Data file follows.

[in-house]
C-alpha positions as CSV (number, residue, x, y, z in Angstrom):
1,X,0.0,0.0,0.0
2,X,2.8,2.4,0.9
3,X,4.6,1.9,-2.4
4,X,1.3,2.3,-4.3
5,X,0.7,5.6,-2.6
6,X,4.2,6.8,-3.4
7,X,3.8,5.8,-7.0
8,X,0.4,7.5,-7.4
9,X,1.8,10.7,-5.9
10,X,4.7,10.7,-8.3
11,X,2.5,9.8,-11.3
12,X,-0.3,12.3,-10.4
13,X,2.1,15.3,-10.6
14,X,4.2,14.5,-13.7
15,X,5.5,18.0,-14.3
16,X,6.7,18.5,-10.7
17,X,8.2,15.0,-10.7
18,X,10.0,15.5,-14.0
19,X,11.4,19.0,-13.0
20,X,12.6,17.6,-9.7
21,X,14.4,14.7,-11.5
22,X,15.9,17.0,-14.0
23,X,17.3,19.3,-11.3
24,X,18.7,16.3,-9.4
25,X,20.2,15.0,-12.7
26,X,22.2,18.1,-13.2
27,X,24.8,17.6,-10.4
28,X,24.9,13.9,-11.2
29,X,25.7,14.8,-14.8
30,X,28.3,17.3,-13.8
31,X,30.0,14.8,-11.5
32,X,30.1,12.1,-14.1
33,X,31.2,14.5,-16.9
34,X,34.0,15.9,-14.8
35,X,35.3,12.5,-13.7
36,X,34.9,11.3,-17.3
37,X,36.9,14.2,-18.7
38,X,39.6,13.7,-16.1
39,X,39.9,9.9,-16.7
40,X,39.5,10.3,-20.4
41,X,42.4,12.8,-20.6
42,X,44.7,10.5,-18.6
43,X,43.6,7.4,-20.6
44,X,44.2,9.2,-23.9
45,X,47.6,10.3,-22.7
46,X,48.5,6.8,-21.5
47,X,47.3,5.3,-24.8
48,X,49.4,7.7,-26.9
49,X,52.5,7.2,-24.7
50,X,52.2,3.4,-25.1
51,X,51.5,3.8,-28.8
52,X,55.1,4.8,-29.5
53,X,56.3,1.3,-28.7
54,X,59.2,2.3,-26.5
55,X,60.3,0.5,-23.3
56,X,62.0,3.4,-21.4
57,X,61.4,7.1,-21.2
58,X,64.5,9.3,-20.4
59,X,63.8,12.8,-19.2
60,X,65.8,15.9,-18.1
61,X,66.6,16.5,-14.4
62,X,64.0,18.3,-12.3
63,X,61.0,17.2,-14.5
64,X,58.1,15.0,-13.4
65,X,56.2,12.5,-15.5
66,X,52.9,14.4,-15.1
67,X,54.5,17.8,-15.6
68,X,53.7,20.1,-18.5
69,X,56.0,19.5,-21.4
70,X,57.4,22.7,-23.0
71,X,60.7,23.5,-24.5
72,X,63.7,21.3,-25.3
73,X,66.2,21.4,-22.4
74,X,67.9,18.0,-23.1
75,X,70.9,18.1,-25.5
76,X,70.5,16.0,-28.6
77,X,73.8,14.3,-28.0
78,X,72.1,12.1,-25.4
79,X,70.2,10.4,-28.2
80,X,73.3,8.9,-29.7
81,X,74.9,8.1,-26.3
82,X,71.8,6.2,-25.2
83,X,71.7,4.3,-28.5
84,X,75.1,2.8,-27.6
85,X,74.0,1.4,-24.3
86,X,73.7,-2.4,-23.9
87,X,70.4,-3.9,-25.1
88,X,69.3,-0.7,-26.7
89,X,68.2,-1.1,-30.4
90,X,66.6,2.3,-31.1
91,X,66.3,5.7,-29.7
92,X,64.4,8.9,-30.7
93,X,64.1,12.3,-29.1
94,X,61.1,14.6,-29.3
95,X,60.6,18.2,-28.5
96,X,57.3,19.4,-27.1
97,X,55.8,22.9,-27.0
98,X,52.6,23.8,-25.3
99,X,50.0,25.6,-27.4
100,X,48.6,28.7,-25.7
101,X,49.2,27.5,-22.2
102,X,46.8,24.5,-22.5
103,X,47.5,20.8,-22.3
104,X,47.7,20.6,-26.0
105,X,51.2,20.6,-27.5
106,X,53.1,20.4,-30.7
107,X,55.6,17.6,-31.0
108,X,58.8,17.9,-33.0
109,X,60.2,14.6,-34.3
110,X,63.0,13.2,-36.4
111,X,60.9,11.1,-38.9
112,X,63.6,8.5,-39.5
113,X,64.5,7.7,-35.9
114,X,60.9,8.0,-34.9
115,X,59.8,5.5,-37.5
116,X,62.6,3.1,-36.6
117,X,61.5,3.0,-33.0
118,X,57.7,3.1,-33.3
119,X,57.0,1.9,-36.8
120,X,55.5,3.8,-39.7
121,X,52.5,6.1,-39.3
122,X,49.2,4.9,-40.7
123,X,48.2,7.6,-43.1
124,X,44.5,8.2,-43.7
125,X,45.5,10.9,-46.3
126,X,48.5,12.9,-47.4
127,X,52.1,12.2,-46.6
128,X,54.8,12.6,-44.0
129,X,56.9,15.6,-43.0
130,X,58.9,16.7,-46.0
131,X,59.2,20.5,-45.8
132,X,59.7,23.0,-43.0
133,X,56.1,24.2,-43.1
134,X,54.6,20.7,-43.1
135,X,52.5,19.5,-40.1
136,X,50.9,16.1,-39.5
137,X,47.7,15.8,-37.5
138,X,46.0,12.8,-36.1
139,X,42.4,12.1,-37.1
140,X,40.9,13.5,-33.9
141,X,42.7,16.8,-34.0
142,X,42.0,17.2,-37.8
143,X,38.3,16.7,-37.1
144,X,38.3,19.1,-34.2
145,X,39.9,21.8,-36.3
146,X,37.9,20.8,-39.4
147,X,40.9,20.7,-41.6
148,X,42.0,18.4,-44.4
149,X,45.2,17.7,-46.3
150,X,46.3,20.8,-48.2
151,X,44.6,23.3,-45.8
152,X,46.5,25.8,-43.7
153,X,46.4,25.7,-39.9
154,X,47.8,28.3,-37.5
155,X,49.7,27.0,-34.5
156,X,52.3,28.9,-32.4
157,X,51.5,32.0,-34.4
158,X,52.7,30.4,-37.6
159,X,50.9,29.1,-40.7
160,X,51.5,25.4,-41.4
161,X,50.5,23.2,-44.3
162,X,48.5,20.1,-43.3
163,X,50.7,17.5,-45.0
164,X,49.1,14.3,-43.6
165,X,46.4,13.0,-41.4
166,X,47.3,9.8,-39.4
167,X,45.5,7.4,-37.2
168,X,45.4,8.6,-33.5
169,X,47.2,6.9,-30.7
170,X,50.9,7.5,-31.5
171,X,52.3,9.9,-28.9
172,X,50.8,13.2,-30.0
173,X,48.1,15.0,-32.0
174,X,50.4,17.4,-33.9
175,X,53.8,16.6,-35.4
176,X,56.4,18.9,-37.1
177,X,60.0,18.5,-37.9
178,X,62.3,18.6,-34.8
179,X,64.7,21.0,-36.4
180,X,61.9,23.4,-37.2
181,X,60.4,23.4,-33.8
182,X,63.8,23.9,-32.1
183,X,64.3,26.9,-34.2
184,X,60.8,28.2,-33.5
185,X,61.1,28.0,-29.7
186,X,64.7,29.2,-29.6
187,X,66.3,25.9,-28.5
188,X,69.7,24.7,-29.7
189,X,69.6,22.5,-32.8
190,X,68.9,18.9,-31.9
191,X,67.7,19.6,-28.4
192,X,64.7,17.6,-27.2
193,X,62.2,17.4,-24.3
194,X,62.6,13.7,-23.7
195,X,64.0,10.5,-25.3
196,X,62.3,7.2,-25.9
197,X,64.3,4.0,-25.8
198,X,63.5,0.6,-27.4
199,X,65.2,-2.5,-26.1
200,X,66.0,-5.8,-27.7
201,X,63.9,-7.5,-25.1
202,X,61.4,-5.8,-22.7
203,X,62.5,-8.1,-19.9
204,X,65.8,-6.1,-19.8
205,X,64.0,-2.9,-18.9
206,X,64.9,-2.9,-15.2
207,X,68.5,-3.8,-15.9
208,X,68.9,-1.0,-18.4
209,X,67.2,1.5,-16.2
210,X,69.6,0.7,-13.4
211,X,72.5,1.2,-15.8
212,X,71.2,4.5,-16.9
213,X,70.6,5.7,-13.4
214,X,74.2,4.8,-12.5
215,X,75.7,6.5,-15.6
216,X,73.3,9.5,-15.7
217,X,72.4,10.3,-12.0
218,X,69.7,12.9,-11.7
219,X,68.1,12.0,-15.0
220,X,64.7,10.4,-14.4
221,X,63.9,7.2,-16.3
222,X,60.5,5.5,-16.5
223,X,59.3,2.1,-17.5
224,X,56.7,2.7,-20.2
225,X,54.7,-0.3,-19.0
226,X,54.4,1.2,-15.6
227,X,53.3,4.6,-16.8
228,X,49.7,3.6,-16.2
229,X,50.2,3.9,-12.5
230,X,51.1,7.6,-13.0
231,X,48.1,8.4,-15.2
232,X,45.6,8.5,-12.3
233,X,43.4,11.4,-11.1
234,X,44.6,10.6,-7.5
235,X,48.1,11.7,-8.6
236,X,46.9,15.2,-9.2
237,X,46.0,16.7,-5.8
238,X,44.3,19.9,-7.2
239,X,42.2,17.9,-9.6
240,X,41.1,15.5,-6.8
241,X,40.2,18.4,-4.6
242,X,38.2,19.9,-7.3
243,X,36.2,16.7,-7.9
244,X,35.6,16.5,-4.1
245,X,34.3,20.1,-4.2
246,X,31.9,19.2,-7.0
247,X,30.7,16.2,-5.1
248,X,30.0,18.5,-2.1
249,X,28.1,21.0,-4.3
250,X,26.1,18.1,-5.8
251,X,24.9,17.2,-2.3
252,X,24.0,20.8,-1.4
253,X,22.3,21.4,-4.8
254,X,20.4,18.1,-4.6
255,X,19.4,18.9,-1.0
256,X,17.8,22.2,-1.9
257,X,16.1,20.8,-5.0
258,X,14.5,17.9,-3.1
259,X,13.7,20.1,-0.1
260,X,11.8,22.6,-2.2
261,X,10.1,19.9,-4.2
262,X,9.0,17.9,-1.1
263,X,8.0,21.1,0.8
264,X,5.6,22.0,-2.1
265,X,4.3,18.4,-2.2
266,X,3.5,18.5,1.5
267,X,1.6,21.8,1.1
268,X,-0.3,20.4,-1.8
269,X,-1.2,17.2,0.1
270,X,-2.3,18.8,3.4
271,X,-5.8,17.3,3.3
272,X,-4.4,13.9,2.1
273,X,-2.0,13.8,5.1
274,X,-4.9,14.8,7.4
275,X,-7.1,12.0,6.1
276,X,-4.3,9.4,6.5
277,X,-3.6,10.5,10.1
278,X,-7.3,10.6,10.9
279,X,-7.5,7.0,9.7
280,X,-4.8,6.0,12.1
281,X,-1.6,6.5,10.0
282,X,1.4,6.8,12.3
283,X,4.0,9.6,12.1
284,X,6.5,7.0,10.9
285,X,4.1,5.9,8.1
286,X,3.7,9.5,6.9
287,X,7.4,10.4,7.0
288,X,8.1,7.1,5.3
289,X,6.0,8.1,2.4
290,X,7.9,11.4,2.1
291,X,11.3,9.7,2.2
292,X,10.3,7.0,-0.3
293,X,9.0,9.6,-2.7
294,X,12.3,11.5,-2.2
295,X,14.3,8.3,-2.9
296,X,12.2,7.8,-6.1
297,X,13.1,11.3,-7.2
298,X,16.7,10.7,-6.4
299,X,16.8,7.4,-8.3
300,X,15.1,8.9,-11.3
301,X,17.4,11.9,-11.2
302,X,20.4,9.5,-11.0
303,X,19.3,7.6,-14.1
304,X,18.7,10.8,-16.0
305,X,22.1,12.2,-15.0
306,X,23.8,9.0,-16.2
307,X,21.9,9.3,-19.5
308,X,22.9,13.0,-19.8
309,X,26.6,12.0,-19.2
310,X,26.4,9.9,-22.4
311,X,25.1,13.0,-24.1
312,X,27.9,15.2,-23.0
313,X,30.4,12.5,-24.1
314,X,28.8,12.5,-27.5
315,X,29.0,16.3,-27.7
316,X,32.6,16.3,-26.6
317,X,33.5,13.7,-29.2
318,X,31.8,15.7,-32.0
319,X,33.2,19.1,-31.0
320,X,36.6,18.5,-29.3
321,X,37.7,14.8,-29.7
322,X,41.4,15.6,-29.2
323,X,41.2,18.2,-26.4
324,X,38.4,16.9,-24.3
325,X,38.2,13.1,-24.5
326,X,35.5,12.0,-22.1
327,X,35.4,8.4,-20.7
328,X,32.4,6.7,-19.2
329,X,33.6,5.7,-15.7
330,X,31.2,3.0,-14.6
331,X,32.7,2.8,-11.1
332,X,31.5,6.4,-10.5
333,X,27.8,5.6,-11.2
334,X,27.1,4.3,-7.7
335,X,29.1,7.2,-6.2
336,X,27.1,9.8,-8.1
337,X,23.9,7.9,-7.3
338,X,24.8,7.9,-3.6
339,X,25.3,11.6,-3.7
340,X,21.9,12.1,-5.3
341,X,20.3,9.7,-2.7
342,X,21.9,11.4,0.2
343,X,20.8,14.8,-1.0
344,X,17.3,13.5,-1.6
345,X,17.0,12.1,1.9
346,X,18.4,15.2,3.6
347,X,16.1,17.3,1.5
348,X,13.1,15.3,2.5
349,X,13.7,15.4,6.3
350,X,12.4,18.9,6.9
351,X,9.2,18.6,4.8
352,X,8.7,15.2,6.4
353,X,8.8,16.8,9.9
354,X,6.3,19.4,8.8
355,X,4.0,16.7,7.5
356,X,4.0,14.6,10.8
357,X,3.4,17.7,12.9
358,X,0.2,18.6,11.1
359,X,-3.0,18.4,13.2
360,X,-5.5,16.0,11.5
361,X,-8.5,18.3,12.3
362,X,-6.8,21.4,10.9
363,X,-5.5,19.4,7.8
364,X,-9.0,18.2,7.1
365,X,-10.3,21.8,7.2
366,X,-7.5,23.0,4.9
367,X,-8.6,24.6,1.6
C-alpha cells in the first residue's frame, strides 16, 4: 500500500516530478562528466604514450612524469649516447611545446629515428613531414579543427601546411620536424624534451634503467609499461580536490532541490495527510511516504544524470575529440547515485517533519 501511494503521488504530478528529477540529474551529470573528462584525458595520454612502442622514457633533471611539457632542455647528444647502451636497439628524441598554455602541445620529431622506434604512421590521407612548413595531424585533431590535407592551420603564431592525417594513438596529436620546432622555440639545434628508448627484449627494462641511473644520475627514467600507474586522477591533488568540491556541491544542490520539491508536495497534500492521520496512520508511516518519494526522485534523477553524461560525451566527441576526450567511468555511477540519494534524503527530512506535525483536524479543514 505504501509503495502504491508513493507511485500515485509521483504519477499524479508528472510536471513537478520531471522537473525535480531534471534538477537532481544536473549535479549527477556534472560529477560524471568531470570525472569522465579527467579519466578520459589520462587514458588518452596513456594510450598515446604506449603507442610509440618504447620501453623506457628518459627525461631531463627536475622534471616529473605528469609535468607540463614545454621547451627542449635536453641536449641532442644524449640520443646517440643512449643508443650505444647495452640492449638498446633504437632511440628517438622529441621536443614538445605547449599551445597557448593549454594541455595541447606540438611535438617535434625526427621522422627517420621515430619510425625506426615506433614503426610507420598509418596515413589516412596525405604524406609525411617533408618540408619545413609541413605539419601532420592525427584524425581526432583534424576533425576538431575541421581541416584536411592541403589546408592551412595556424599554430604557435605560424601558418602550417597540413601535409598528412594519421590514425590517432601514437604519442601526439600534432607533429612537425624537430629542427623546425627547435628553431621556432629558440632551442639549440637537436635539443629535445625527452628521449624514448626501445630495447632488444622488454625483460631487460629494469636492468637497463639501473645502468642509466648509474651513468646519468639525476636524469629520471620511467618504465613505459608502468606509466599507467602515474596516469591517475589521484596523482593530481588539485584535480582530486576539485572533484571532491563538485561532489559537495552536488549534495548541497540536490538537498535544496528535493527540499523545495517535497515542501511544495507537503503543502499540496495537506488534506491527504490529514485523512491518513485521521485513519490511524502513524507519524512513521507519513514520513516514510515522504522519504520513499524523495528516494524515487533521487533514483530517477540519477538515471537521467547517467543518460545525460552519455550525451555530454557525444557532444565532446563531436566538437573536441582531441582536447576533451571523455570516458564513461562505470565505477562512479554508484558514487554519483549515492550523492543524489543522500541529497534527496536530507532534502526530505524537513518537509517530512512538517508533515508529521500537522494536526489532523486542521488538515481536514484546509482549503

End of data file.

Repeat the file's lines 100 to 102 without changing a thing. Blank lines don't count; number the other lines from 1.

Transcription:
98,X,52.6,23.8,-25.3
99,X,50.0,25.6,-27.4
100,X,48.6,28.7,-25.7